How's My Network - Incentives and Impediments of Home Network Measurements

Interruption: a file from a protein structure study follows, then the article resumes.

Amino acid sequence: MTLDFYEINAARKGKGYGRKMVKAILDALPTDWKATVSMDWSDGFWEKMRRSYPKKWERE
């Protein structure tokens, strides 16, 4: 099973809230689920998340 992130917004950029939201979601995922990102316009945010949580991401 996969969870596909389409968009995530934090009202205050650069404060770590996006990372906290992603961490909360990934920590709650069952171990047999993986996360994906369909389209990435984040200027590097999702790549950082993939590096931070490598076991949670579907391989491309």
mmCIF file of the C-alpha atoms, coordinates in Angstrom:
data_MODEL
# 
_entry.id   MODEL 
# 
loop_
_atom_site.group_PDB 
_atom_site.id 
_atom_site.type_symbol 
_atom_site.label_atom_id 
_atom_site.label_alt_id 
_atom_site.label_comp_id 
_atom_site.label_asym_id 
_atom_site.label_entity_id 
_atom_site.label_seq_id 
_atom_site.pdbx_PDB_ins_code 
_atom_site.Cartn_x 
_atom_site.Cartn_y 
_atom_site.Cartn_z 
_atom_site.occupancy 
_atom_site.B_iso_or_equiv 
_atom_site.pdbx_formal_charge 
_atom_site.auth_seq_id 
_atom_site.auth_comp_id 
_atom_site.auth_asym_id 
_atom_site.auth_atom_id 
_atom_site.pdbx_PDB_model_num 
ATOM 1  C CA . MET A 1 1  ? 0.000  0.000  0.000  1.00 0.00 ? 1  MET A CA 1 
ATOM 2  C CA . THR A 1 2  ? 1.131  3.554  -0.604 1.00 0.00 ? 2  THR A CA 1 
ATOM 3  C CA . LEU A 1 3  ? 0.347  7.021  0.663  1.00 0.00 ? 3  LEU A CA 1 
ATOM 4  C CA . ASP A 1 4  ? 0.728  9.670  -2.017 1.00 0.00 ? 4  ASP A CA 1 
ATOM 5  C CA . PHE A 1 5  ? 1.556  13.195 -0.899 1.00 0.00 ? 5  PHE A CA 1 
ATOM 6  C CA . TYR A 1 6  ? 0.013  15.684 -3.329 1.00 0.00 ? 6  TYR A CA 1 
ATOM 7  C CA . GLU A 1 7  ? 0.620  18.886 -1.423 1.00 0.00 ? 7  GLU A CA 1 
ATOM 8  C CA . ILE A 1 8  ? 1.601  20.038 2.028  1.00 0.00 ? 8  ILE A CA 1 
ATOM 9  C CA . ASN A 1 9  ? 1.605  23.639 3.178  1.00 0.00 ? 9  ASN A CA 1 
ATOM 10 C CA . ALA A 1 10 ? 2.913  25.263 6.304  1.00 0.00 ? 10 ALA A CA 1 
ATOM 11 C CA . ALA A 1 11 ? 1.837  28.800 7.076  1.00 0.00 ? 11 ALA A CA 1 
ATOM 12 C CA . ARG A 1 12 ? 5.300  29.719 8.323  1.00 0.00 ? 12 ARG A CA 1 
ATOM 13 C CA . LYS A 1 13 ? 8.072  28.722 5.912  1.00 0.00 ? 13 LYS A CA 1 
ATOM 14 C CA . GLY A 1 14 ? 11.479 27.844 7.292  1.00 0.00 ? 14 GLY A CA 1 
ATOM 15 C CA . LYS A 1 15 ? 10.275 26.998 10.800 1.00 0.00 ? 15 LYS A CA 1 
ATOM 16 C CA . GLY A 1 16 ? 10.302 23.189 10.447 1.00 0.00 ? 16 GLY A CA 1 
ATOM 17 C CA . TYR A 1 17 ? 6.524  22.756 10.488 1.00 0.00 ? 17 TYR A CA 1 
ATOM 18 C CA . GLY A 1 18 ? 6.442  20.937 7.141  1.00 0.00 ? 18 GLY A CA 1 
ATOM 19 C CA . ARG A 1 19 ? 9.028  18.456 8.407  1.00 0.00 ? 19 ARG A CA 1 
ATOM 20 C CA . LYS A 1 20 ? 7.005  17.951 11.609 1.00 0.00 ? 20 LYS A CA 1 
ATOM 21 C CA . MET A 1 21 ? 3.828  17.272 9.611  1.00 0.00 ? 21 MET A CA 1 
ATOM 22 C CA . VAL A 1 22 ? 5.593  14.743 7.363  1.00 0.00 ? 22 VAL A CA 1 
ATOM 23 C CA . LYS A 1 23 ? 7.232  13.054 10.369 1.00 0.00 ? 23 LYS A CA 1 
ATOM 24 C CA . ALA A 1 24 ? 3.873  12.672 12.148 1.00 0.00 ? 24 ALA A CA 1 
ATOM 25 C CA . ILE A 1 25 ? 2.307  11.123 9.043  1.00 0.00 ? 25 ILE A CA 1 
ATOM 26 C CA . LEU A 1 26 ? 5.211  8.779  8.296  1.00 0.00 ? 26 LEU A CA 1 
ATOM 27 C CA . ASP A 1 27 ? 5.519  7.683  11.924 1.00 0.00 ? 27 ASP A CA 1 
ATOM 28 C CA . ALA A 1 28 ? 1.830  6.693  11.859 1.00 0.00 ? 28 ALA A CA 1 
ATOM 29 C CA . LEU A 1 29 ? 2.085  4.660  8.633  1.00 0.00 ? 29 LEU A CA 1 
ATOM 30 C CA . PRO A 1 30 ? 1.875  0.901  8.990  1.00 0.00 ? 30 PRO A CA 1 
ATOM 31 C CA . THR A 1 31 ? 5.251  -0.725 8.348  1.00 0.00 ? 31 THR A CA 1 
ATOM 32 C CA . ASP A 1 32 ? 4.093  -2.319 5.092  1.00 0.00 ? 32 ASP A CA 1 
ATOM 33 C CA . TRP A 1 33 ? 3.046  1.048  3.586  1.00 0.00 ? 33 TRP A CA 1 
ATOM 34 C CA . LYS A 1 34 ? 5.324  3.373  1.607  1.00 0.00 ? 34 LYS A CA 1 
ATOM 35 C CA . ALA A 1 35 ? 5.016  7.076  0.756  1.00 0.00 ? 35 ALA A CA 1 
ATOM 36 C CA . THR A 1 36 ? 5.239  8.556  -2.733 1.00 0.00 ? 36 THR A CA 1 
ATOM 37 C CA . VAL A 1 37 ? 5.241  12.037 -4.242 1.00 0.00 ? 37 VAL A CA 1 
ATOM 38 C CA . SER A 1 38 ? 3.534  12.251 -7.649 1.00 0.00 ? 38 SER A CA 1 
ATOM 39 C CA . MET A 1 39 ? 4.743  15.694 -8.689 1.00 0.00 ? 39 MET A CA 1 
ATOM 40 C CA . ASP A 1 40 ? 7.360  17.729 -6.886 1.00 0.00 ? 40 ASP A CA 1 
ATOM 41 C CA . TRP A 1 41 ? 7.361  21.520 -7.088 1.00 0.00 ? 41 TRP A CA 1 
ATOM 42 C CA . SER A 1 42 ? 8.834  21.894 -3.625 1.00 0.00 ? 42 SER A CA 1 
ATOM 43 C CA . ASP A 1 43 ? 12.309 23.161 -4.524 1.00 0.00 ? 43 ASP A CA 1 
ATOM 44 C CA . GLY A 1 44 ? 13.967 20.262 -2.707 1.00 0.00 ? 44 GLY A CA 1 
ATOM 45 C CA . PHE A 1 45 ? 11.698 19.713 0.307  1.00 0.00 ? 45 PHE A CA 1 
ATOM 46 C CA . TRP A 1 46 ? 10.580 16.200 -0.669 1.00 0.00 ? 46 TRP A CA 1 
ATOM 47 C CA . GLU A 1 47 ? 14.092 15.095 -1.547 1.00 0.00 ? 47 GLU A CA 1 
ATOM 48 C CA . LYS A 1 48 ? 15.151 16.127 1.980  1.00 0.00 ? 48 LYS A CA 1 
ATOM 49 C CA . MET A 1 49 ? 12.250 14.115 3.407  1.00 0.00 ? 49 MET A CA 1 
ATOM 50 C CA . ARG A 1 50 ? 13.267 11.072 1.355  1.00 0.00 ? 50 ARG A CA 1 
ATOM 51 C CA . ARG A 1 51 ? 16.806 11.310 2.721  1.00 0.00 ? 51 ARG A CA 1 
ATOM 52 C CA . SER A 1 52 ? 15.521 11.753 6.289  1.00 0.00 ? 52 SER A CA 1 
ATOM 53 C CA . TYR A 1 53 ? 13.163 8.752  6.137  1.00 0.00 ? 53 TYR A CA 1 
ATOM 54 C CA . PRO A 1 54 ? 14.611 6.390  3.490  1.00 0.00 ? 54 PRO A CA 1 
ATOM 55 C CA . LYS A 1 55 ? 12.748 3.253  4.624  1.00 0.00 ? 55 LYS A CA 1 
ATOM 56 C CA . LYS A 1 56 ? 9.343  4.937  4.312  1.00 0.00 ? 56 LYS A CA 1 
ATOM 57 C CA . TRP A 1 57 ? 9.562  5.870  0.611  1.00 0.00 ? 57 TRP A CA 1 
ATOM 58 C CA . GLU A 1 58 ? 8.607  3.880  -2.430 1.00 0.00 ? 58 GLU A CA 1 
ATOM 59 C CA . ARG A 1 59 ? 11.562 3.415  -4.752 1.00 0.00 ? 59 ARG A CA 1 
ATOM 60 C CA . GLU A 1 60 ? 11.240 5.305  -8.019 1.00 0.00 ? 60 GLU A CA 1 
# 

Gathering meaningful information from Home Networking (HN) environments has presented researchers with measurement strategy challenges. A measurement platform is typically designed around the process of gathering data from a range of devices or usage statistics in a network that are specifically behind the HN firewall. HN studies require a fine balance between incentives and impediments to promote usage and minimize efforts for user participation with the focus on gathering robust datasets and results. In this dissertation we explore how to gather data from the HN Ecosystem (e.g. devices, apps, permissions, configurations) and feedback from HN users across a multitude of HN infrastructures, leveraging low impediment and low/high incentive methods to entice user participation. We look to understand the trade-offs of using a variety of approach types (e.g. Java Applet, Mobile app, survey) for data collections, user preferences, and how HN users react and make changes to the HN environment when presented with privacy/security concerns, norms of comparisons (e.g. comparisons to the local environment and to other HNs) and other HN results. We view that the HN Ecosystem is more than just “the network” as it also includes devices and apps within the HN. We have broken this dissertation down into the following three pillars of work to understand incentives and impediments of user participation and data collections. These pillars include: 1) preliminary work, as part of the How's My Network (HMN) measurement platform, a deployed signed Java applet that provided a user-centered network measurement platform to minimize user impediments for data collection, 2) a HN user survey on preference, comfort, and usability of HNs to understand incentives, and 3) the creation and deployment of a multi-faceted How's My Network Mobile app tool to gather and compare attributes and feedback with high incentives for user participation; as part of this flow we also include related approaches and background work. The HMN Java applet work demonstrated the viability of using a Web browser to obtain network performance data from HNs via a user-centric network measurement platform that minimizes impediments for user participation. The HMN HN survey work found that users prefer to leverage a Mobile app for HN data collections, and can be incentivized to participate in a HN study by providing attributes and characteristics of the HN Ecosystem. The HMN Mobile app was found to provide high incentives, with minimal impediments, for participation with focus on user Privacy and Security concerns. The HMN Mobile app work found that 84\% of users reported a change in perception of privacy and security, 32\% of users uninstalled apps, and 24\% revoked permissions in their HN. As a by-product of this work we found it was possible to gather sensitive information such as previously attached networks, installed apps and devices on the network. This information exposure to any installed app with minimal or no granted permissions is a potential privacy concern.